University of Akron President Gary L. Miller said he’s honored and excited that council has asked his faculty and students to develop a community engagement process of surveys and virtual town hall meetings. The information gathering process will solicit feedback from residents, officers and the police union, which as an organization was not given an opportunity to address council’s special committee.

“We know at the end of the day, when we really begin to finalize these recommendations, we’re going to need the Fraternal Order of Police (Lodge #7),” Sommerville said, pinning successful implementation of any reform or enhancement on the commitment of everyone impacted.

FOP President Clay Cozart will see the recommendations Monday. While continuing to disagree with the prominence given to police reform in the wake of Floyd’s death, Cozart said he’s watched every minute of the 22 meetings discussing the work of his members, and he appreciates Sommerville’s willingness to work with the union.

Informed by Akron police officers serving as “liaisons,” the special committee involving every member of council broke out into four working groups.

Police oversight

The Accountability and Transparency group, which met seven times, delved into issues of external oversight, officer discipline and public access to records, drawing on the expertise of police auditors, civilian review board members and national experts on the subject from coast to coast.

Background: Who polices Akron police? Auditor says his office is understaffed, under-resourced

“In our society, we entrust police with the critical responsibility of protecting public safety, including by using force, if necessary,” the working group concluded. “External oversight recognizes that the seriousness of this delegated power requires particular scrutiny in order to ensure that the rights of the public are protected. On both a national and local level, historic injustices have created a trust deficit in how the public, particularly communities of color, interact with law enforcement, and government more broadly. Community trust is essential for effective policing.”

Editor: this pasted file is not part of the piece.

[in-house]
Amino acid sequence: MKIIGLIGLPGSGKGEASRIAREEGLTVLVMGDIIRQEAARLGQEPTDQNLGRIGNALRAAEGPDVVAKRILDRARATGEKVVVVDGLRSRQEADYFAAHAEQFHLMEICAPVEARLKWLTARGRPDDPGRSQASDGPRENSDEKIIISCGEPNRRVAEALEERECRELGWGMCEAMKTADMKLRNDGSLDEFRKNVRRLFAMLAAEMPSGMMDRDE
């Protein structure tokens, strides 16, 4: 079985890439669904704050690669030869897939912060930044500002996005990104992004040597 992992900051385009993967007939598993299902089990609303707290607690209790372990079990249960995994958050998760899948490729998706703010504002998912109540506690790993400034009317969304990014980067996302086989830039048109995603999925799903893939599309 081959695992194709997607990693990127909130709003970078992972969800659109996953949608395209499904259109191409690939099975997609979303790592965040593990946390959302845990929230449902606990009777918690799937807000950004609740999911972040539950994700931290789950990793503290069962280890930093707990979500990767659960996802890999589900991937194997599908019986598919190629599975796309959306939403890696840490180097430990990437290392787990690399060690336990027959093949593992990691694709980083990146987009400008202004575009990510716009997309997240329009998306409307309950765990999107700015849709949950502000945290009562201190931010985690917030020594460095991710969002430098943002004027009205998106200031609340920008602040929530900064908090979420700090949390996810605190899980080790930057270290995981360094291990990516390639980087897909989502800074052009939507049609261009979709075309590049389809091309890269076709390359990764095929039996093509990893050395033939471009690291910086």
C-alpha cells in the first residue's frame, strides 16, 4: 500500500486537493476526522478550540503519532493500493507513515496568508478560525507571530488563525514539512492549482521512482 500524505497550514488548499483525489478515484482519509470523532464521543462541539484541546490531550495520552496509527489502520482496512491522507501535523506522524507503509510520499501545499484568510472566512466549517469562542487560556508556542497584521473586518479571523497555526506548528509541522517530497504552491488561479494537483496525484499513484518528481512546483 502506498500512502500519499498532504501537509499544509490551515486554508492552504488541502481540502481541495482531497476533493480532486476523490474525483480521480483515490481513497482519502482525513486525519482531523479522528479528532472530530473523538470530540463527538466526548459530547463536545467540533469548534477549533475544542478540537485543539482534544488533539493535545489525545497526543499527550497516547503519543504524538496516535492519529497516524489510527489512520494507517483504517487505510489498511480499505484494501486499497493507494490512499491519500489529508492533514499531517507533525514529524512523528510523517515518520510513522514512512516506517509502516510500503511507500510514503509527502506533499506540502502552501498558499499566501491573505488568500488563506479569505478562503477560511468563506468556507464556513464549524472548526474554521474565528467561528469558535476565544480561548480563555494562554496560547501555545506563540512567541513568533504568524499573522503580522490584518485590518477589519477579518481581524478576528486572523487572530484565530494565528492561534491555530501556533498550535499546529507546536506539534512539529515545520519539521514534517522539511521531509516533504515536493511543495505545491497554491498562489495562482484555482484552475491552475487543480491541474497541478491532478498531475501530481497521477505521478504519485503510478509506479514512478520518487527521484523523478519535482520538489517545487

The group settled on two formal recommendations:

  1. Give Akron Police Auditor Phil Young, who answers to the mayor, a role codified in city law with “sufficient authority to access information, adequate staffing and funding and independence from the political process.”
  2. Ensure “that more police data and information is made publicly-available online and updated on a regular basis.”

Prevention

The prevention working group discussed community policing and best practices around responding to mental health, addiction and other 911 calls that can end tragically for officers and citizens.

While identifying funding as the greatest barrier to more robust training, the group recommended that every officer undergo Crisis Intervention Team training. Currently, 76% of officers lack the 40-hour training.

More: Akron’s police chief to retire in 2021

To “help solidify stronger relationships between police officers and the communities they diligently patrol and serve,” the group also recommended more walking and biking for beat cops, something previous councils and mayors have tried to achieve.

The final recommendation recommended a shifting, or at least sharing, of the burden of solving society’s problems, which armed officers encounter daily.

There’s some appetite for the concept, even among officers. Police1, an online source of information and resources for law enforcement, surveyed 4,000 American officers for a special report called “What Cops Want in 2021.” Officers named serving their community as the top reason for becoming officers. They also ranked the types of 911 calls they’d rather see other agencies handle: housing for homeless people (93%), animal control (88%), nuisance abatement (64%), parking enforcement (61%) and dispute mediation (53%), responding to mental health crises (45%) and drug overdoses (29%).